New York City Welcomes Refugees Into Its Kitchens
Kerry Brodie has a culinary degree from ICE, but these days—particularly in her line of work—she has to be careful to clarify that she means the "Institute of Culinary Education," not "Immigration and Customs Enforcement."
Brodie is the founder of Emma’s Torch, a restaurant and non-profit in Cobble Hill that offers a paid eight-week culinary training program to refugees, asylum seekers, and survivors of human trafficking. Each month they accept four new students to complete their program, the second half of which puts them right on the line in the restaurant kitchen.
Afterwards, Emma’s Torch helps the students secure jobs. Though still in its nascence, the trajectory of their first twelve graduates is promising with placements at such high-profile restaurants as The Dutch and Marc Forgione.
Named for Emma Lazarus—whose 1883 poem about accepting the huddled masses adorns the Statue of Liberty—the organization was conceived of two years ago, long before the current news cycle highlighting the challenges of refugees in this country. “I started working on this when I thought our landscape in terms of refugee resettlement was going to be really different,” says Brodie. “When I started my work on this, we had just had a commitment to accept 100,000 refugees annually.”
Though times have changed, Brodie’s motivation has not. “My reason and the reason that I feel so strongly about the work we’re doing is I think that if you look historically at refugee re-settlement in the US—whether it was Russians coming over in the 1880s or refugees from the Middle East coming in now—the most powerful thing that we can do is make sure that they feel like they are part of the community and that voters and people involved in decision-making realize that refugees are not an ‘other,’" she says. "They’re actually a part of our community; they’re part of what makes us so special; they’re part of why you want to live in a city; they’re part of why you want to be a part of something."
With some 3.3 million immigrants, New York City is home to more foreign-born people than anywhere else in the US. Immigrants make up about 40% of the city’s population, and it’s no secret that they power our restaurants: 69% of chefs and cooks in NYC are immigrants, according to the 2015 American Community Survey.
Brodie, then, is not alone in her efforts to use food as a means by which to empower—and employ—refugees in the Big Apple.
Hannah Goldberg founded Tanabel just over a year ago, which offers catering, pop-up dinners, cooking classes and, soon, a line of prepared foods all made by refugee women. Goldberg had been doing refugee-related work through her local temple in response to the election when she came up with the idea.
“I knew that a lot of refugees were using food to help support themselves and connect with their new communities,” she says. “I’m trained as a chef, and what was always the most important to me was the traditional and authentic, the way cooking connects us to memory and family and the way food breaks down cultural barriers and emphasizes our commonalities. Working with refugees and food seemed like a space where my skill set could be of use to women settling in the city trying to support themselves through their talent in the kitchen.”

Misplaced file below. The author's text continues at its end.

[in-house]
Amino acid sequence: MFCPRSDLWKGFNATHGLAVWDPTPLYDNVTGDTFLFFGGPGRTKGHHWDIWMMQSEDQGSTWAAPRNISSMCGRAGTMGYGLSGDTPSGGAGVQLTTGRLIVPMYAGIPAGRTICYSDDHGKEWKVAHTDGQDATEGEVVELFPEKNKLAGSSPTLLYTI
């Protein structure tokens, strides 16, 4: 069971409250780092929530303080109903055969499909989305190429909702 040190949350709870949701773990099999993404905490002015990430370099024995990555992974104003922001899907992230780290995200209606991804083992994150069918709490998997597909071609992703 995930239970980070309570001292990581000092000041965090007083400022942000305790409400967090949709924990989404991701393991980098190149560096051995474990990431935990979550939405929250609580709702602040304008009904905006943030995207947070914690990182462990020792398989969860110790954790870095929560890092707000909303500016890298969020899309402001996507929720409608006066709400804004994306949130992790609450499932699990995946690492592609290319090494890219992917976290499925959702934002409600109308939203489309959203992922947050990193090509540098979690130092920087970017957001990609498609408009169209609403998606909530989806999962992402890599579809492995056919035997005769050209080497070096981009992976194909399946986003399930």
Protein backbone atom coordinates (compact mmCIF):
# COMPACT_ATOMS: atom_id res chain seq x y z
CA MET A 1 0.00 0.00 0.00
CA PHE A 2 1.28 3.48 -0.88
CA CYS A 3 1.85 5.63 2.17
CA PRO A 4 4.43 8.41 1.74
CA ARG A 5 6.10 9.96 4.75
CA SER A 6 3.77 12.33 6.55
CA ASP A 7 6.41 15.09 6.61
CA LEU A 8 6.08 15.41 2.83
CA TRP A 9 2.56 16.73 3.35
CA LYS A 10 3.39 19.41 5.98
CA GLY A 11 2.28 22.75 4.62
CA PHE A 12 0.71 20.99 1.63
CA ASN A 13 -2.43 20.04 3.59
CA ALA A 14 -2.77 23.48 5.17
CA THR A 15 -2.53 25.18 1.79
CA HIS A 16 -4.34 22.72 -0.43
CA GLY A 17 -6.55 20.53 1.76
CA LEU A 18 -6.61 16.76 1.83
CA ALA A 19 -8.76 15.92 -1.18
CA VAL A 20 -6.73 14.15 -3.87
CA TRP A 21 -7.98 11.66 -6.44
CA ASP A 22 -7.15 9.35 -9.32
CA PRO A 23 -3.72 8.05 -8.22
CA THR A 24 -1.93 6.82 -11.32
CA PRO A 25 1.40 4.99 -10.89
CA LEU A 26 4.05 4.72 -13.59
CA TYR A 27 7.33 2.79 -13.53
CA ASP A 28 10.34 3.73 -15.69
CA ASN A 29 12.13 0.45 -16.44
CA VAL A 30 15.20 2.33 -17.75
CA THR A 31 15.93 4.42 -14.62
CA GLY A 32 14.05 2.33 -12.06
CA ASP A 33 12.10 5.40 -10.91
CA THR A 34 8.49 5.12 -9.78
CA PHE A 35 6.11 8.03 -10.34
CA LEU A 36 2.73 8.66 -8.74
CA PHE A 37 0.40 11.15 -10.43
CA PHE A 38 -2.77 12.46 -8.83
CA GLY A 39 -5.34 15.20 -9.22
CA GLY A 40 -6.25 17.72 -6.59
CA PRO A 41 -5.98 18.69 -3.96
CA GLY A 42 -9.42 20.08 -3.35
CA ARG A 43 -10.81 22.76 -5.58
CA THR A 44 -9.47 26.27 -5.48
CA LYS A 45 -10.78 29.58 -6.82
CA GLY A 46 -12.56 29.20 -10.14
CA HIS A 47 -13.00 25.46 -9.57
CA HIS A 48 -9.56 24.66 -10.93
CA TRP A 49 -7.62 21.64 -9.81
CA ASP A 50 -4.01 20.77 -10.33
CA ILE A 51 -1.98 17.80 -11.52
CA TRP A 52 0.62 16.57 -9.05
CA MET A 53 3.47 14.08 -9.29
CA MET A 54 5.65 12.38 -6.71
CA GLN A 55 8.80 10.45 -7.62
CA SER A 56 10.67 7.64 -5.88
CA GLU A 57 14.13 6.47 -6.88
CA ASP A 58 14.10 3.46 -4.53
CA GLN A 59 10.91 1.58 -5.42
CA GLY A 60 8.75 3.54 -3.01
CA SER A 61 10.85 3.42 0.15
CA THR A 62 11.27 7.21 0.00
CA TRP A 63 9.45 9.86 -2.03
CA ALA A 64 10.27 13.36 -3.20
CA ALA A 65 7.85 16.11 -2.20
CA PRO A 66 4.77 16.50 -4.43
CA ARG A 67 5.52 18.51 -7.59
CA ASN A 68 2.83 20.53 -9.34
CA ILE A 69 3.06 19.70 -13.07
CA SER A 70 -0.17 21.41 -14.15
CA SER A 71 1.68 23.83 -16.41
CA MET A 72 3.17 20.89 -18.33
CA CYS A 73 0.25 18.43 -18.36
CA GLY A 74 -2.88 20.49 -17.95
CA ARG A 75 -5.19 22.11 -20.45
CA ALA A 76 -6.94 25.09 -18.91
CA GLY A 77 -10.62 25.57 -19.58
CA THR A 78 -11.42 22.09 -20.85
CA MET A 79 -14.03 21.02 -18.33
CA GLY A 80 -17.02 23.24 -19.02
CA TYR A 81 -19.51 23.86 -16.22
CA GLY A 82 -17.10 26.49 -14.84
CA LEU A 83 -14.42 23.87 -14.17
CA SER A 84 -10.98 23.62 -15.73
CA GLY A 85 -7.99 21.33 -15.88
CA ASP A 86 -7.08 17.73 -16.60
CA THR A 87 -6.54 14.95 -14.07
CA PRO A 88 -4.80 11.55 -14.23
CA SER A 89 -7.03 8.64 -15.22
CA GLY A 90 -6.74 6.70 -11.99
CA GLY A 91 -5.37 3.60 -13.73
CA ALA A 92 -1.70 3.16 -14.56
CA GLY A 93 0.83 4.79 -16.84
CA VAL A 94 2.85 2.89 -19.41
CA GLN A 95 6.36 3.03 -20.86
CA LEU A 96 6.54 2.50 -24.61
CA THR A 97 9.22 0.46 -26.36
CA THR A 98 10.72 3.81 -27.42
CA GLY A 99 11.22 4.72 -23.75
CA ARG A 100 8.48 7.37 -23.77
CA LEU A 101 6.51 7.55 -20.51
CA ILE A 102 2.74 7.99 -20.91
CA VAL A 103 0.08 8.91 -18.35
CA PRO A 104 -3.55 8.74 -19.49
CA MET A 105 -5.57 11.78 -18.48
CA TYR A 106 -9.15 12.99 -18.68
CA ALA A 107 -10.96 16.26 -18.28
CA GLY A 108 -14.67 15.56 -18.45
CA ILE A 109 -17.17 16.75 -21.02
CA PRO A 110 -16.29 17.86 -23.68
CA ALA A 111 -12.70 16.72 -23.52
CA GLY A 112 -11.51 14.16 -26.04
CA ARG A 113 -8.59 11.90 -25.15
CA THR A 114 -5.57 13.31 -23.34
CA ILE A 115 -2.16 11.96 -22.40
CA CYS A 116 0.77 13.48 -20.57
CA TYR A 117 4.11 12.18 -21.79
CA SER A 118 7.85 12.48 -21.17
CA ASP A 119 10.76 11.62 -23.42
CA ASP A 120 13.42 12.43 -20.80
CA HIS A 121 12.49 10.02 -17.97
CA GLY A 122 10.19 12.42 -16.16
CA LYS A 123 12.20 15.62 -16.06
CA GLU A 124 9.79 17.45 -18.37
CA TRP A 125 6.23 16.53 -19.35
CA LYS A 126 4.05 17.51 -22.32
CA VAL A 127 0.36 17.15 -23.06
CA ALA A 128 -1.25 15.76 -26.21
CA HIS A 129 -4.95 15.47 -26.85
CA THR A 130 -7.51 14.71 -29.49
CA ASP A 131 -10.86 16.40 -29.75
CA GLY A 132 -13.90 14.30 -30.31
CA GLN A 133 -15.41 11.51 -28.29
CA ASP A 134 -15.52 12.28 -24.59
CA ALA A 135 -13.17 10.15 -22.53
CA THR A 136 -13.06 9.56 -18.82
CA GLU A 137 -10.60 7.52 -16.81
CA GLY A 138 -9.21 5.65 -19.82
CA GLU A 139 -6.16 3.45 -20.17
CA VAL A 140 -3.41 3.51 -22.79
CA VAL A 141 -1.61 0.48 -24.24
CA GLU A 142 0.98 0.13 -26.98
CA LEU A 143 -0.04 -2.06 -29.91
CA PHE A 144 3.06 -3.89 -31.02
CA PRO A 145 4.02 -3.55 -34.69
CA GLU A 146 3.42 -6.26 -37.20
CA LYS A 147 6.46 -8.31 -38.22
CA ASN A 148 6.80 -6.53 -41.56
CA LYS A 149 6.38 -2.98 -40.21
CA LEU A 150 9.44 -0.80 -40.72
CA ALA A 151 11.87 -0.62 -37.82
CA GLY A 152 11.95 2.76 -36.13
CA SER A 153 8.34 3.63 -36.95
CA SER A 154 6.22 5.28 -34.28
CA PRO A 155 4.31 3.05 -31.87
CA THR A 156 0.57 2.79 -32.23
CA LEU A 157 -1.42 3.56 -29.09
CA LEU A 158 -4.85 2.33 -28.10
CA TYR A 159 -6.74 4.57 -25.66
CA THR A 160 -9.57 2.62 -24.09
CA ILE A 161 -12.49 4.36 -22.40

Goldberg currently works with a handful of women from Syria, Iraq, and Afghanistan. Recent events have included a ladies-only Iraqi cooking class featuring homemade kubbeh, a Syrian Christmas dinner, and an Eid al-Fitr celebration. Goldberg hopes that their line of prepared foods can go beyond hummus and baba ghanouj to introduce Americans to regional specialties like carrot and candied eggplant jams. They're planning to debut some of their products at city food markets this summer.
Emma’s Torch and Tanabel both work with refugee resettlement organizations in the area, who send food-focused candidates their way.
The movement to amplify the voices—and foods—of refugees in New York City is strong. Eat Offbeat is another catering company that employees refugees and focuses on serving underrepresented foods to the masses. And the Refugee Food Festival, which took place over three days earlier this month, had restaurants open their kitchens refugee chefs who prepared special menus for the occasion.
Goldberg admits that refugee cooking may seem like a bit of a trend, but one that is rooted in good will. “It is having a moment, and I think that moment is going to last a while—65 million people are displaced worldwide,” she says. “I think that Tanabel is fundamentally about women and traditional food and that’s not ever going to go off-trend.”
Brodie concurs, and says that there’s plenty of room for a multitude of businesses to occupy this space. For example, they are supported by a number of companies (Burlap & Barrel donates all the spices while Korin provides the knives) and in turn Emma’s Torch uses their buying power to support likeminded businesses (they source all their bread from Hot Bread Kitchen).
“We’re really proud of the work that we do, but we’re also really proud of the community of people who are trying to change the landscape for refugees with food,” says Brodie. “The more the merrier, so we’re excited to have other people in this space as well.”
And as refugees continue to make headlines in the US, these sorts of grassroots efforts have an important role to play on the local level, as well.
“The worse that things get, the more the outpouring of support comes in from our community,” says Brodie. “So our hope is to grow the support to make sure that we send the clear message that actually it’s better for our country, America is at its greatest, its strongest, its best self when we welcome in a stranger.”